Keeping It in the Family

More than money is at stake when assets transfer to clients’ children. High-net-worth clients are particularly concerned about reducing their taxes, preserving their wealth and providing for their heirs.

November 15, 2007
by Lewis Schiff

This is a two-part series of articles about how financial professionals, including advisors and CPAs, can leverage a private wealth platform to facilitate their top clients’ concerns regarding the transfer of their hard-earned assets to the next generation. It is adapted from an article that appeared in the August 2007 issue of Investment Advisor Magazine.

If you’re a CPA who doesn’t have a network to help you address the concerns of advanced planning clients, it may be time to bring in a private wealth specialist. The private wealth specialist, who has a network of experts and work exclusively with high-net-worth clients, solves typical planning issues such as preserving wealth for the next generation, as well as atypical, highly specific issues, such as resolving intricate business succession issues, taxation in multiple jurisdictions, valuing artwork or creating foundations.

A wise person once said, the greatest concern of people with money is how to keep it. Overall, those with an investable net worth of more than $5 million (minus the value of their primary residence) worry most about protecting the assets they have, according to the 2007 Survey of Affluent Americans by U.S. Trust.

Since 84 percent of survey respondents say their wealth is self-made, not surprisingly they want to know more about tax laws, estate planning and trust funds. This interest in wealth protection flows naturally from their drive for wealth accumulation — and their desire to leave money to their heirs.

READER NOTE: Lewis Schiff will be holding workshops to introduce the newest solutions for your high-net-worth clients at select U.S. cities. For more information, click here.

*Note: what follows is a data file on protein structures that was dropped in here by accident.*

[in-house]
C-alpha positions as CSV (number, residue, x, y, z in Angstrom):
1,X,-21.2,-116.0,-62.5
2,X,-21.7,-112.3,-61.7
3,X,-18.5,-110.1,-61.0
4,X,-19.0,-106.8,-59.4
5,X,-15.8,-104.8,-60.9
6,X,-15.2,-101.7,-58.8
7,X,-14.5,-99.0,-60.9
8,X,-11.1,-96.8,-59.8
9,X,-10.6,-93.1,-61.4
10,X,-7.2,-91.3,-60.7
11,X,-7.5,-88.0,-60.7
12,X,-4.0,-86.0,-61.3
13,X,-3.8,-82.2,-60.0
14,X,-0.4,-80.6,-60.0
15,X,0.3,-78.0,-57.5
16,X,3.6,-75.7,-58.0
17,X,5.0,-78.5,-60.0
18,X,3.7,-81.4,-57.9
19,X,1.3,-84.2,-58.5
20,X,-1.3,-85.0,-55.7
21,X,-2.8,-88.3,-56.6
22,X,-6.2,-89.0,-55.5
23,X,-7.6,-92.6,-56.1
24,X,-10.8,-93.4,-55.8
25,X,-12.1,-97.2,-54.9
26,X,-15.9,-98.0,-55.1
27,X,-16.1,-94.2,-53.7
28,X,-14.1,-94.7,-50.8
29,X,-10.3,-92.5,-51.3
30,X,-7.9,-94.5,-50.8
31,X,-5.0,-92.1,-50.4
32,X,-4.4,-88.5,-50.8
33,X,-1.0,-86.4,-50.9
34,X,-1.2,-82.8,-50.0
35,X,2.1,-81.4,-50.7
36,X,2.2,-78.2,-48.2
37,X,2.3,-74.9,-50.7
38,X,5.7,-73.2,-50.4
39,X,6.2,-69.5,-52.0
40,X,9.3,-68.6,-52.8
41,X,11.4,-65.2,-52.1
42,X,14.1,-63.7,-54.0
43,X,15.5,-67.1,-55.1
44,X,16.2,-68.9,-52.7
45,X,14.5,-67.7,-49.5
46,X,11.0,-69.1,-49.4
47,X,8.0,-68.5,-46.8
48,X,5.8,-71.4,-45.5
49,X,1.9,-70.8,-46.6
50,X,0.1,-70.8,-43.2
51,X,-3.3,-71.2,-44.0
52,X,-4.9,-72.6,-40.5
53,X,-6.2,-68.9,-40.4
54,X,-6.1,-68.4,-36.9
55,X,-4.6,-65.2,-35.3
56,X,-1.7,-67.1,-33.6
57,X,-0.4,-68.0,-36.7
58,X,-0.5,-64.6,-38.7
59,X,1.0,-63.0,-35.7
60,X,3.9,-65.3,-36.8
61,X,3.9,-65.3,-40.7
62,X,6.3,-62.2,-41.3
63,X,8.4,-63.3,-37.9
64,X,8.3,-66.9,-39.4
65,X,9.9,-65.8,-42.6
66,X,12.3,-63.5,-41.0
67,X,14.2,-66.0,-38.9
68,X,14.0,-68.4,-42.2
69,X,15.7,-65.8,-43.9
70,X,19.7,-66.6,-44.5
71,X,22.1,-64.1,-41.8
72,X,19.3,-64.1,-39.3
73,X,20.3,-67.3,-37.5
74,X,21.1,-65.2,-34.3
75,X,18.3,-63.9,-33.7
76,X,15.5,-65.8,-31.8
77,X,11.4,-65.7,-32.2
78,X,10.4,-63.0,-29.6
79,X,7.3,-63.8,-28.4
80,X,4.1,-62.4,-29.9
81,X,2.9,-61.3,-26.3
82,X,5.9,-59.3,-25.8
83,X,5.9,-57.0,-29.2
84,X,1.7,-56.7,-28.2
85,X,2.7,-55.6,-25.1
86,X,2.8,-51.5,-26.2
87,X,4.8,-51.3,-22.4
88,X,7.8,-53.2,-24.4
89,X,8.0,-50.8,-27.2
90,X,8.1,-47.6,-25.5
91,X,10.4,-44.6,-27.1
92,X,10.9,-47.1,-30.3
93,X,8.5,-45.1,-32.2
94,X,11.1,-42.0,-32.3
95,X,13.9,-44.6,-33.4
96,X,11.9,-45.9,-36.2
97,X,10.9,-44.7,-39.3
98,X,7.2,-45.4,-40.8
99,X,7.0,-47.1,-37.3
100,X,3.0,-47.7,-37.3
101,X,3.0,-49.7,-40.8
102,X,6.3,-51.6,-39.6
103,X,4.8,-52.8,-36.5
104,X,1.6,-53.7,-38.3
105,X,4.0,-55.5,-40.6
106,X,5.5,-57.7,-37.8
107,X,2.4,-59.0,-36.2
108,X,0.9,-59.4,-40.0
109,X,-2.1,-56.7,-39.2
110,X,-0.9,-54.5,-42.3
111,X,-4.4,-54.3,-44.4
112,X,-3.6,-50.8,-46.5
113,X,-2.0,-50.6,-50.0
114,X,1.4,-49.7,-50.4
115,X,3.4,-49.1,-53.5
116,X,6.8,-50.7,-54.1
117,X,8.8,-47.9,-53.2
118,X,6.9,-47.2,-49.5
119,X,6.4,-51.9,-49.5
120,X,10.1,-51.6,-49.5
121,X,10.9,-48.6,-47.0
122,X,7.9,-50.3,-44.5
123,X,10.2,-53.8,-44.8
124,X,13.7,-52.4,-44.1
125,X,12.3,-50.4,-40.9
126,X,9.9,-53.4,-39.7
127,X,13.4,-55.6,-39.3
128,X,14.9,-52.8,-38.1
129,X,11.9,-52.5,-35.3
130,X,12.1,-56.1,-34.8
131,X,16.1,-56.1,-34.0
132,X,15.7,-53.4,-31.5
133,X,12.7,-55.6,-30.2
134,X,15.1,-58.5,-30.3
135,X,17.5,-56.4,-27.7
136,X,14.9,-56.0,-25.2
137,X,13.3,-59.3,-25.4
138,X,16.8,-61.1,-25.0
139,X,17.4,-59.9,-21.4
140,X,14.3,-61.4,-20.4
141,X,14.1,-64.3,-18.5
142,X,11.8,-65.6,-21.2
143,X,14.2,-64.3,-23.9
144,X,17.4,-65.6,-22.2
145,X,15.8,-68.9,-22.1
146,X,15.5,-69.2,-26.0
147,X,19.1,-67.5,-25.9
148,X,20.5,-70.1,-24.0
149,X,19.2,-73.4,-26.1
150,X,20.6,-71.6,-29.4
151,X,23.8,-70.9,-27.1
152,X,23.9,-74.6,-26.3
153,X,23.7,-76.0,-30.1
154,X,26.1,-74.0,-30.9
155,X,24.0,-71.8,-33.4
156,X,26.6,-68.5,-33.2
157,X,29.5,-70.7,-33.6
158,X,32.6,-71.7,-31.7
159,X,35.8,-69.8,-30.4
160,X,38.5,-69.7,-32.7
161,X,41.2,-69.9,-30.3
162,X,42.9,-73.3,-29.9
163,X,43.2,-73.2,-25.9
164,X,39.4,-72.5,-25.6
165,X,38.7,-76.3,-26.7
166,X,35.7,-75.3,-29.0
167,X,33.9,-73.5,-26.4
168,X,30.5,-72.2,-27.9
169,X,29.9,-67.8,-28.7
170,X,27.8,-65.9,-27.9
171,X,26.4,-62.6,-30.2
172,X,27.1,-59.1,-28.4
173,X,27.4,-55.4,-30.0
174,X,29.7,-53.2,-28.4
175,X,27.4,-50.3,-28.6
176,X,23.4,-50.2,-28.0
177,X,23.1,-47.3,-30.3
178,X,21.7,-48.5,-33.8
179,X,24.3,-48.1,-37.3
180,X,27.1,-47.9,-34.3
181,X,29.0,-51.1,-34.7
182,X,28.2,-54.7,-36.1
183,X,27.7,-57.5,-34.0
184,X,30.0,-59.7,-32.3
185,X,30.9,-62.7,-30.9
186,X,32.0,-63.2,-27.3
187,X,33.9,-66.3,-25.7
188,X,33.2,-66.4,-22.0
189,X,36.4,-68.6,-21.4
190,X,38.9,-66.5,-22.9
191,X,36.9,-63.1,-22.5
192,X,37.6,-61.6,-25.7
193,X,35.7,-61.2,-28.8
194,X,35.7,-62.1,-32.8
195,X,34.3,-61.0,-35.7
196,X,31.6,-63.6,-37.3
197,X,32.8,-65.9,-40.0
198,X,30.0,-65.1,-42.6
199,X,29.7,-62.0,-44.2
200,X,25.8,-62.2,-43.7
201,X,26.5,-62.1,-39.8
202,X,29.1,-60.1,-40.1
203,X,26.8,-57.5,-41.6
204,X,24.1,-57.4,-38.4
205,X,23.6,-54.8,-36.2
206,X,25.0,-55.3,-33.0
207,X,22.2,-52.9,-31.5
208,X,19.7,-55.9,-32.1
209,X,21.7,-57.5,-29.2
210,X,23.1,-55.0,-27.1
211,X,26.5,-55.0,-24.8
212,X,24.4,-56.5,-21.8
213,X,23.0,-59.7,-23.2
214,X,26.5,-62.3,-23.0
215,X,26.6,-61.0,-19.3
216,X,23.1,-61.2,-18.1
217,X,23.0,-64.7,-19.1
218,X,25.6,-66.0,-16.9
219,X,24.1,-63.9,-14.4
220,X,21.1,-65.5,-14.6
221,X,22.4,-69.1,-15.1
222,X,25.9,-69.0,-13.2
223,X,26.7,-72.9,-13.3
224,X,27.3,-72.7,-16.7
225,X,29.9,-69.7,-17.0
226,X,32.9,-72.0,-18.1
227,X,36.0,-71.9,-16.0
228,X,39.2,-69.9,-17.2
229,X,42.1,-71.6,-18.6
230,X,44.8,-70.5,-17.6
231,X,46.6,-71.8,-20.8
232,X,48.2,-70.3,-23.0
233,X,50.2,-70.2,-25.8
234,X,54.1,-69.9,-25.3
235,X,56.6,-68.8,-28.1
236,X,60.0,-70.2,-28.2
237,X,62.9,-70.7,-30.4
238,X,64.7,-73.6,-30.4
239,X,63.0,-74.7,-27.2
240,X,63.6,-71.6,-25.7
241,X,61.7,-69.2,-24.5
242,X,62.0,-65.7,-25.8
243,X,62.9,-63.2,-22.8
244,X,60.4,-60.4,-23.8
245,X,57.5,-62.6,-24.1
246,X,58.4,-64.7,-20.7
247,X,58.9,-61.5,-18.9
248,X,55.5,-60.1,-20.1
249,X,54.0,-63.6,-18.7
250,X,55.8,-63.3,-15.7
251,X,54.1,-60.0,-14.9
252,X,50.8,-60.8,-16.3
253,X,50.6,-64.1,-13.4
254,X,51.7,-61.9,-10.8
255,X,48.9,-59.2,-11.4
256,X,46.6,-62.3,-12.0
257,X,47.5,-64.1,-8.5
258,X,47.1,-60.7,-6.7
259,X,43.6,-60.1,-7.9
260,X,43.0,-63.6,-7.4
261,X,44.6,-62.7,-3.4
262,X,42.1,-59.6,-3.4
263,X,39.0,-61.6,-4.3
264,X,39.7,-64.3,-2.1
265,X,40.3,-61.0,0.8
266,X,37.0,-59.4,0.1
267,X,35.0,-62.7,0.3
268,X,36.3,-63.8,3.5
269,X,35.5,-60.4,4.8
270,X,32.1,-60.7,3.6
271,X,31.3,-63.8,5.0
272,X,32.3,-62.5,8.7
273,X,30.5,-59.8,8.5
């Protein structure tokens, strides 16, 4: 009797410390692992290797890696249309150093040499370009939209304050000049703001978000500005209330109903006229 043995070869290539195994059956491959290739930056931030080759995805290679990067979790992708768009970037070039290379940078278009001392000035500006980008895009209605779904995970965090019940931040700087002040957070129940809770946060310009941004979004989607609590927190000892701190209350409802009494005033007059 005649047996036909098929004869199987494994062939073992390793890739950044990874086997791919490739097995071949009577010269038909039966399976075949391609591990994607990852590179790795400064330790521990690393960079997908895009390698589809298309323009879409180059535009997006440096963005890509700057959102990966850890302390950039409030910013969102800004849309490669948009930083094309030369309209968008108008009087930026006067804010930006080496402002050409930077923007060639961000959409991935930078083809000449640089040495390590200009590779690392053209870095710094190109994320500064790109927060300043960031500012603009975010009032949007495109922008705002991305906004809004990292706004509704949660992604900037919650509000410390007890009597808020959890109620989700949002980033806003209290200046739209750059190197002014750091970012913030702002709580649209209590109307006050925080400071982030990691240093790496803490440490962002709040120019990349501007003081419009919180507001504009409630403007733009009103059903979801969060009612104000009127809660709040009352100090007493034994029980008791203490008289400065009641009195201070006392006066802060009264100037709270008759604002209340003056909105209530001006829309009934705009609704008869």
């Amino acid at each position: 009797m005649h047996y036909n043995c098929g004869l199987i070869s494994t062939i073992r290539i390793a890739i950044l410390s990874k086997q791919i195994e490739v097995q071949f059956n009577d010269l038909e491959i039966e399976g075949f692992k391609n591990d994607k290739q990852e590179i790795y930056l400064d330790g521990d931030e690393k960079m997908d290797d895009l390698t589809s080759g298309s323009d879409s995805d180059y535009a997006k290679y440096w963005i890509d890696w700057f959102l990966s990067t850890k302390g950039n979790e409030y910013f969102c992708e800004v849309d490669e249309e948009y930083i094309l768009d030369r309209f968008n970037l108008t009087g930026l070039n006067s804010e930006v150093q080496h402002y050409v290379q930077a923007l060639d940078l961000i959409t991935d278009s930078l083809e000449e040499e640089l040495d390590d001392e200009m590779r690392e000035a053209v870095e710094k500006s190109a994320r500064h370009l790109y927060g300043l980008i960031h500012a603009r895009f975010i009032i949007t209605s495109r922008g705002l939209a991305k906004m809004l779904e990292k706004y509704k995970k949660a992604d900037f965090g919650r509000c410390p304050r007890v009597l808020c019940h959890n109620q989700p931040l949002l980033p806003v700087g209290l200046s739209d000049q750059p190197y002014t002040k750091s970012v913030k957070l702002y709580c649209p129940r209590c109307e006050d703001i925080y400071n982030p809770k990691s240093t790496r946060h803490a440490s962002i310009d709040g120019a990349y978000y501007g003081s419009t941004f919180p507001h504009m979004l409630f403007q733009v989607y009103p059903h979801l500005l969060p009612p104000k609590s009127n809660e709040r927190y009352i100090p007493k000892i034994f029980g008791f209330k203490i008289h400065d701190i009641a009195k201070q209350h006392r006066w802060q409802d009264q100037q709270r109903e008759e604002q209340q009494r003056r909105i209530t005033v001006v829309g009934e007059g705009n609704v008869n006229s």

Advanced planning clients wrestle with the best way to transfer assets to their children — as well as their children’s ability to manage those assets (96% in this survey believe it’s important to teach their children how to manage money, while 61% report that their children are already actively involved in managing their wealth).

Estate plans can positively influence heirs’ future behavior and reduce family conflicts — or they can reinforce unproductive behaviors and create poor communication with lasting wounds. Clients will exhibit the range of family dynamics from healthy to challenging. It’s not the job of the advanced planning team to change a client’s personality or resolve decades of conflicts, but solutions can be devised that serve both the parents’ needs and those of the children.

Emotions vs. Wise Planning

Advanced planning clients don’t set out to create problems for their children, but private wealth specialists and family counselors have observed some common false steps. Gary Buffone, a psychologist who counsels families about business succession issues and is the director of The Family Advisory Group in Jacksonville, Fla., has observed four categories:

  • Parents plan to distribute money before the children are emotionally ready.
  • Parents wait to plan too late, such as the point when one parent is disabled or has died, an emotionally difficult time to navigate with a formal planning document.
  • Parents hold on to assets too tightly, even when the children are emotionally mature adults.
  • Parents give too much, thereby forfeiting tax savings through multi-generational planning and philanthropy.

The Family Chat

Good communication can avoid many of the potential planning conflicts between parents and children. In their book Silver Spoon Kids, psychotherapist, Eileen Gallo, and estate attorney, Jon Gallo, of Los Angeles discuss a well-to-do couple with two young children from their marriage and two older stepchildren from previous marriages. The oldest son was successful and wealthy on his own. The parents told him they were thinking of leaving all of their money to the other three children. He didn’t need the money, so he agreed. Since the discussion took place before documents were signed, there was no resentment later on.

It’s easy to imagine the son’s response being quite different. Many planners have counseled parents about the inherent challenges of leaving unequal amounts to siblings. Because children mature at different rates — or may have continuing emotional problems — equal is not always possible or smart. When a client does want to create separate distribution plans, the family chat at the time of planning provides a forum for discussion. It helps prevent future sibling friction, strained relations between a surviving spouse and the children and even legal battles.

Next month, we’ll look at some specific strategies utilized by advanced planning teams to ensure the successful transfer of assets to a HNW client’s children.

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Lewis Schiff is the principal of Advanced Planning Group, a family office network for advisors. His forthcoming book, The Middle-Class Millionaire, will be published in February 2008.